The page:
Aristaenus, a Megalopolitan of great credit among the Achaeans, but always a favourer of the Romans, saying one day in the senate that the Romans should not be opposed, or displeased in any way, Philopoemen heard him with an impatient silence; but at last, not able to hold longer, said angrily to him, "And why be in such haste, wretched man, to behold the end of Greece?" Manius, the Roman consul, after the defeat of Antiochus, requested the Achaeans to restore the banished Lacedaemonians to their country, which motion was seconded and supported by all the interest of Titus. But Philopoemen crossed it, not from ill-will to the men, but that they might be beholden to him and the Achaeans, not to Titus and the Romans. For when he came to be general himself, he restored them. So impatient was his spirit of any subjection and so prone his nature to contest everything with men in power.
Being now three score and ten, and the eighth time general, he was in hope to pass in quiet, not only the year of his magistracy, but his remaining life. For as our diseases decline, as it is supposed with our declining bodily strength, so the quarrelling humour of the Greeks abated much with their failing political greatness. But fortune or some divine retributive power threw him down in the close of his life, like a successful runner who stumbles at the goal. It is reported, that being in company where one was praised for a great commander, he replied, there was no great account to be made of a man who had suffered himself to be taken alive by his enemies.
A few days after, news came that Dinocrates the Messenian, a particular enemy to Philopoemen, and for his wickedness and villainies generally hated, had induced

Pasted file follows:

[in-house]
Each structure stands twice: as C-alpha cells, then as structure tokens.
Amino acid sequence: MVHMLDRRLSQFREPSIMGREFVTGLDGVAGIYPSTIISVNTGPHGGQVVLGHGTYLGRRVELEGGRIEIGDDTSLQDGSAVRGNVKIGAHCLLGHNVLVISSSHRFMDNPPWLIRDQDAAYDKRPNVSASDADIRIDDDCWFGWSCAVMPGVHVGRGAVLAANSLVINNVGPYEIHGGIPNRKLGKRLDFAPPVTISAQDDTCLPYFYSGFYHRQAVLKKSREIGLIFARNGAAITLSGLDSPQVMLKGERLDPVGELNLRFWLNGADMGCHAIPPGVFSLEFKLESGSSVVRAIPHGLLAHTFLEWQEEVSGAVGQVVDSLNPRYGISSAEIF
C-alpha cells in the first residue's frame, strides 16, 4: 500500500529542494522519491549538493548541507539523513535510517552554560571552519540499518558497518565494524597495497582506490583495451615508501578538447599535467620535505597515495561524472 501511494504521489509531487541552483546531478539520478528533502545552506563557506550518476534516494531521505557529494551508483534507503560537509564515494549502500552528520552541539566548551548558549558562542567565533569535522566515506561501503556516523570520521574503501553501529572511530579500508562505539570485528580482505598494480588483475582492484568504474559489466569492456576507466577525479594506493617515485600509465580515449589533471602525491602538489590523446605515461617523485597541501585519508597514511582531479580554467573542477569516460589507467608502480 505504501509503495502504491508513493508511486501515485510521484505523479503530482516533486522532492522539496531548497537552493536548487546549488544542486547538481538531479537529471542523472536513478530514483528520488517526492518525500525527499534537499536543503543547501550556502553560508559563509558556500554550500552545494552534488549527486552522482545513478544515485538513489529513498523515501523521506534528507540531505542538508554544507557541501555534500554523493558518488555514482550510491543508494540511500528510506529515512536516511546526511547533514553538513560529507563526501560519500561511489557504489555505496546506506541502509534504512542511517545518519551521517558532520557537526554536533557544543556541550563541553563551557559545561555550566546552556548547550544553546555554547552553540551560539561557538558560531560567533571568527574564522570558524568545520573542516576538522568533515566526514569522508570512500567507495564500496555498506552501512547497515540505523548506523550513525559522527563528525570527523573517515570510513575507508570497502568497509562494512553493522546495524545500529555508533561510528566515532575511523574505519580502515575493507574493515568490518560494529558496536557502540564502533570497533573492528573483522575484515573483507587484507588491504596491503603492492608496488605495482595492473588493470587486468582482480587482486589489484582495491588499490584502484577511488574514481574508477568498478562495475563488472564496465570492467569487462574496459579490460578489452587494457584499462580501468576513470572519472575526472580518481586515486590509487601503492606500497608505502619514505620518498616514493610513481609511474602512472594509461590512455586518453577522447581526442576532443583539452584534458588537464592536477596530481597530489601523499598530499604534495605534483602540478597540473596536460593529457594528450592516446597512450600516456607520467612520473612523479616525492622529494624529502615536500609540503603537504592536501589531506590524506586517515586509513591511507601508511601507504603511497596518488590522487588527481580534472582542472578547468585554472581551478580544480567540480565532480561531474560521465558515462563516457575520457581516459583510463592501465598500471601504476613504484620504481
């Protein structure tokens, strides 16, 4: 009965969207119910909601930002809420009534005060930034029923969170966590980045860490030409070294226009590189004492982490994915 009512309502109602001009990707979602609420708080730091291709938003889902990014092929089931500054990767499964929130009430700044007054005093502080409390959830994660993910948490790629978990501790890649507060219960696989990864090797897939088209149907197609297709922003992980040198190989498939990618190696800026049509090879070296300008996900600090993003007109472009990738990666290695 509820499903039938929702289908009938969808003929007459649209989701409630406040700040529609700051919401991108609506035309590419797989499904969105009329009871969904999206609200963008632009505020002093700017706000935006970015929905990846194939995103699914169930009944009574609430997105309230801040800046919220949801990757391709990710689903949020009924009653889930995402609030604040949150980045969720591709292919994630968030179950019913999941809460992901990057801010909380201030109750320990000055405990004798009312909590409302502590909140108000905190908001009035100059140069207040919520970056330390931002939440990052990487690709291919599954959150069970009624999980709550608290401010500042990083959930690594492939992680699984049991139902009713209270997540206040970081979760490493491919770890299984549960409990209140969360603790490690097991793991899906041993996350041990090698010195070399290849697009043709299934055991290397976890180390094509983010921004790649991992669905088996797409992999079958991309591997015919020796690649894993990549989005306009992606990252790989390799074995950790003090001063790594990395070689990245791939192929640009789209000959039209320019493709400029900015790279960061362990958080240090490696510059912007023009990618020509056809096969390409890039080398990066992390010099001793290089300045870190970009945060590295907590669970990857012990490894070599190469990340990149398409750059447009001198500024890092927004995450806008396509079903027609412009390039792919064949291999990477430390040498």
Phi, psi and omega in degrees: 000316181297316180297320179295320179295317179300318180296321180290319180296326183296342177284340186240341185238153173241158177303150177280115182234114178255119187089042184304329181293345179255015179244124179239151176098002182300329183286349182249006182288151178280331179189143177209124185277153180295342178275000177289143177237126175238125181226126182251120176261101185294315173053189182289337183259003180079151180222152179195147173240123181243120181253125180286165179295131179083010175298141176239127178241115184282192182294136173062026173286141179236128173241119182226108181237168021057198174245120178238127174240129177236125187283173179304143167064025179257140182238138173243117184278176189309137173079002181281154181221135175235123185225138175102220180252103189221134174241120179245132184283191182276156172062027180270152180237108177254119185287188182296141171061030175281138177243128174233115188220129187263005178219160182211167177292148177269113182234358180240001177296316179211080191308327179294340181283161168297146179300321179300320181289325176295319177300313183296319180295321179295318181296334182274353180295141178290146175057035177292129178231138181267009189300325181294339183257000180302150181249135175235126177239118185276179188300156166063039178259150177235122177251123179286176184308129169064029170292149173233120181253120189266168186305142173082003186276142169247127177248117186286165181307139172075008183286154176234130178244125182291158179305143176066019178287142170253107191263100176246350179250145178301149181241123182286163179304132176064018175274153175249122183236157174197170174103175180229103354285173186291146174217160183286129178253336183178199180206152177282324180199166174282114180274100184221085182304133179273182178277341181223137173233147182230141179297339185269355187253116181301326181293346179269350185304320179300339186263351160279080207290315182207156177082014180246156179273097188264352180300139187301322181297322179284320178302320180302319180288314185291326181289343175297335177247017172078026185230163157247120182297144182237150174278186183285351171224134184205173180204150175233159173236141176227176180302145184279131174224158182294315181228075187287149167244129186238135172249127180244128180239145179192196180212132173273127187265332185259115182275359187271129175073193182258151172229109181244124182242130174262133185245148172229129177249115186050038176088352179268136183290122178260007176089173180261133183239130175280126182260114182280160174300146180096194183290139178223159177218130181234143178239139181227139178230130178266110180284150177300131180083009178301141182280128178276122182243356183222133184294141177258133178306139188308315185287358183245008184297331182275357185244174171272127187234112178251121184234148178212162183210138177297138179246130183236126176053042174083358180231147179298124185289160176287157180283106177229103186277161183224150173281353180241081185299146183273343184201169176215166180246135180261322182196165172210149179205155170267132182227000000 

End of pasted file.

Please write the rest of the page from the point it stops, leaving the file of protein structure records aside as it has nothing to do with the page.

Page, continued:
The Messenians, wonderfully elated with the news, thronged in swarms to the city gates. But when they saw Philopoemen in a posture so unsuitable to the glory of his great actions and famous victories, most of them, struck with grief and cursing the deceitful vanity of human fortune, even shed tears of compassion at the spectacle. Such tears by little and little turned to kind words, and it was almost in everybody's mouth that they ought to remember what he had done for them, and how he had preserved the common liberty, by driving away Nabis. Some few, to make their court to Dinocrates, were for torturing and then putting him to death as a dangerous and irreconcilable enemy; all the more formidable to Dinocrates, who had taken him a prisoner, should he after this misfortune regain his liberty. They put him at last into a dungeon underground, which they called the treasury, a place into which there came no air nor light from abroad; and which, having no doors, was closed with a great stone. This they rolled into the entrance and fixed, and placing a guard about it, left him. In the meantime Philopoemen's soldiers, recovering themselves after their flight, and fearing he was dead when he appeared nowhere, made a stand, calling him with loud cries, and reproaching one another with their unworthy and shameful escape; having betrayed their general, who, to preserve their lives, had lost his own. Then returning after much inquiry and search, hearing at last that he was taken they sent away messengers round about with the news. The Achaeans resented the misfortune deeply, and decreed to send and demand him; and in the meantime drew their army together for his rescue.
While these things passed in
The news of his death filled all
Many statues were set up, and many honours decreed to him by the several cities. One of the Romans in the time of